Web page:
Because I understood from the onset that this film was meant to be humorous I enjoyed it more than if had I not known. Sharktopus, produced by Roger Corman, is a nod to the genre of exploitation films. Still, funny as it was, it wasn’t without its flaws.
Sharktopus had everything: girls in skimpy swimsuits, a blood-thirsty monster, a villain, a hero and a romantic subplot. It all goes wrong when a genetic mutant, Sharktopus, becomes uncontrollable. Originally meant to hunt terrorists, the creature can’t help but destroy everything in sight.
At first, the film was hilarious. People were getting eaten while bungee jumping, while laying out, and even while searching for buried treasure. It got awkward though when you couldn’t differentiate between what was purposely funny and what wasn’t.
The script was awful. Not knowing whether it was deliberate doesn’t necessarily matter because after 90 minutes, it got annoying. The characters didn’t shine and there was one in particular that I did not like. Honestly, I don’t know if they knew or understood if the film they were making was a real science fiction piece or pure comedy.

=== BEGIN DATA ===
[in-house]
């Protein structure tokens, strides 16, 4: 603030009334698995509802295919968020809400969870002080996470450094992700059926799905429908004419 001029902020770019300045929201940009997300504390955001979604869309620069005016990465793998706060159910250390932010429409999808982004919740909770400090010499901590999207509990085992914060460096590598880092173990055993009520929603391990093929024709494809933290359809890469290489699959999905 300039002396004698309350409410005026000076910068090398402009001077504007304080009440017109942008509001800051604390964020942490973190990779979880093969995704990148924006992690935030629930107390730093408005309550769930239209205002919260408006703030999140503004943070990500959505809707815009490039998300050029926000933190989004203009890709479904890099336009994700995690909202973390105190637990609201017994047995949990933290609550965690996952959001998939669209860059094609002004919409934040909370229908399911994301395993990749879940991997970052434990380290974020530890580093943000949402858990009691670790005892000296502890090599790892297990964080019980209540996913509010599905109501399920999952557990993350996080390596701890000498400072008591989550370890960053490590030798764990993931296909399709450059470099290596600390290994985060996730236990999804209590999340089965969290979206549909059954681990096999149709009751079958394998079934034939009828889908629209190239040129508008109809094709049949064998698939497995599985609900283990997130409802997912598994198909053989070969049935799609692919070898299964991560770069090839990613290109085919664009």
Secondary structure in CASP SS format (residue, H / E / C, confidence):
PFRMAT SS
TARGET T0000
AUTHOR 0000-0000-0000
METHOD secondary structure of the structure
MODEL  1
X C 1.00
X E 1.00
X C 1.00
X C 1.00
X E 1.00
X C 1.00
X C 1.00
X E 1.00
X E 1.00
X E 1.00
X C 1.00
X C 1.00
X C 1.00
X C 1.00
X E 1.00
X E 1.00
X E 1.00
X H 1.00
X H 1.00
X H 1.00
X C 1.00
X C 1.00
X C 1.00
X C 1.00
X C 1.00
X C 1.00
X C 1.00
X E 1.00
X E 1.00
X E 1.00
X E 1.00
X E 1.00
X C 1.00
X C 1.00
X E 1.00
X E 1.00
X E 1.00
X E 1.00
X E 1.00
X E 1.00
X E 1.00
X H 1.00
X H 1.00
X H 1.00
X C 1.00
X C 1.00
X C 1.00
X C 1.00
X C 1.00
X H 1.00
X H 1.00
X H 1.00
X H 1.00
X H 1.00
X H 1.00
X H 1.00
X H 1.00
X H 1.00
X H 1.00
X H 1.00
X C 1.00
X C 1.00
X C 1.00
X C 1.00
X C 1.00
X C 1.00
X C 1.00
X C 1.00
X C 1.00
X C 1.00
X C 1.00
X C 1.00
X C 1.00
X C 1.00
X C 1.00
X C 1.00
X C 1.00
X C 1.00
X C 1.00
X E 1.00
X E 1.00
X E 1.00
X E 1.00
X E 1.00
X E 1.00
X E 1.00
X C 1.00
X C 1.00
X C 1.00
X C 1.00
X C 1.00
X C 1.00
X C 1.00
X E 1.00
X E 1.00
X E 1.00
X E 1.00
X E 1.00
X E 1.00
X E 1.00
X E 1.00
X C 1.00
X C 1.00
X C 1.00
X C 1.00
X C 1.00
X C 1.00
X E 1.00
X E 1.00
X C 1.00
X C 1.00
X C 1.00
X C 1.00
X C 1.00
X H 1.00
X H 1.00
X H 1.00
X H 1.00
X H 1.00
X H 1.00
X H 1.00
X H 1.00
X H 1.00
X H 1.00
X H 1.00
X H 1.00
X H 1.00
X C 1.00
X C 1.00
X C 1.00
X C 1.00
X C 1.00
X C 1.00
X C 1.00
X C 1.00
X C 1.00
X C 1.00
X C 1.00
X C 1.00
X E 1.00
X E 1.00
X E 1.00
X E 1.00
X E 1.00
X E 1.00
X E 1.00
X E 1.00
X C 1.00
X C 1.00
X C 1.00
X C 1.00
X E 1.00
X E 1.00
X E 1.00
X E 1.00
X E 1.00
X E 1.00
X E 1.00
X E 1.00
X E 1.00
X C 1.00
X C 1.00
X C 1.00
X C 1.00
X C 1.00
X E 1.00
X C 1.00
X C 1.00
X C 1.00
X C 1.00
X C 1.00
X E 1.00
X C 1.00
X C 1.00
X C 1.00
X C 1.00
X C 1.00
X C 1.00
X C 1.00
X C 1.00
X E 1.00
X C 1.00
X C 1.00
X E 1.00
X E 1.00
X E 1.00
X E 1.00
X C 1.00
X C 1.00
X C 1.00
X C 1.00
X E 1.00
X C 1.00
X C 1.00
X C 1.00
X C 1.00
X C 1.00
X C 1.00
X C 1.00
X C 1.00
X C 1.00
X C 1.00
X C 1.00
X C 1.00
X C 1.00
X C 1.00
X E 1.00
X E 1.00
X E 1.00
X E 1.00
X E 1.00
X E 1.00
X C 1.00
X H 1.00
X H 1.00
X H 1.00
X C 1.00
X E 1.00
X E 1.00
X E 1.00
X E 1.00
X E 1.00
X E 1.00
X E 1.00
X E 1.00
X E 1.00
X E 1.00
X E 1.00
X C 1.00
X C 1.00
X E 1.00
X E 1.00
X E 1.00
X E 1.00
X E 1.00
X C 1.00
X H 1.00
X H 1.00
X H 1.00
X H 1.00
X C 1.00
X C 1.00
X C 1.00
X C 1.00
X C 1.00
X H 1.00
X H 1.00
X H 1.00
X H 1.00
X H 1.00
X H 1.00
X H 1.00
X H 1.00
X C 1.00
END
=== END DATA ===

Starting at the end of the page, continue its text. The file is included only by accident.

Several times the cast winked at you by saying things like, “That only happens in the movies.” Again, this reminded me that maybe the whole film was a spoof off of old exploitation films. Roger Corman is the master of exploitation pieces, so the fact that he produced this film makes it seem like it was all a joke. Of course, if it wasn’t, then this film is just really terrible.
For those who didn’t attend Fantastic Fest, and hear the director talking about the film, it would be hard to determine just exactly what Sharktopus is doing. The film has already played on the SyFy channel, and I don’t believe it’s something you’d watch again and again. It was just too stupid in too many places, intentional or not.
There were plenty of great moments in Sharktopus, so if you catch it on television, I’d recommend watching it. But it goes wrong all over the place - the script, the choice of characters, and overall inability to express its tone. Simply put, Sharktopus just doesn’t go for the kill.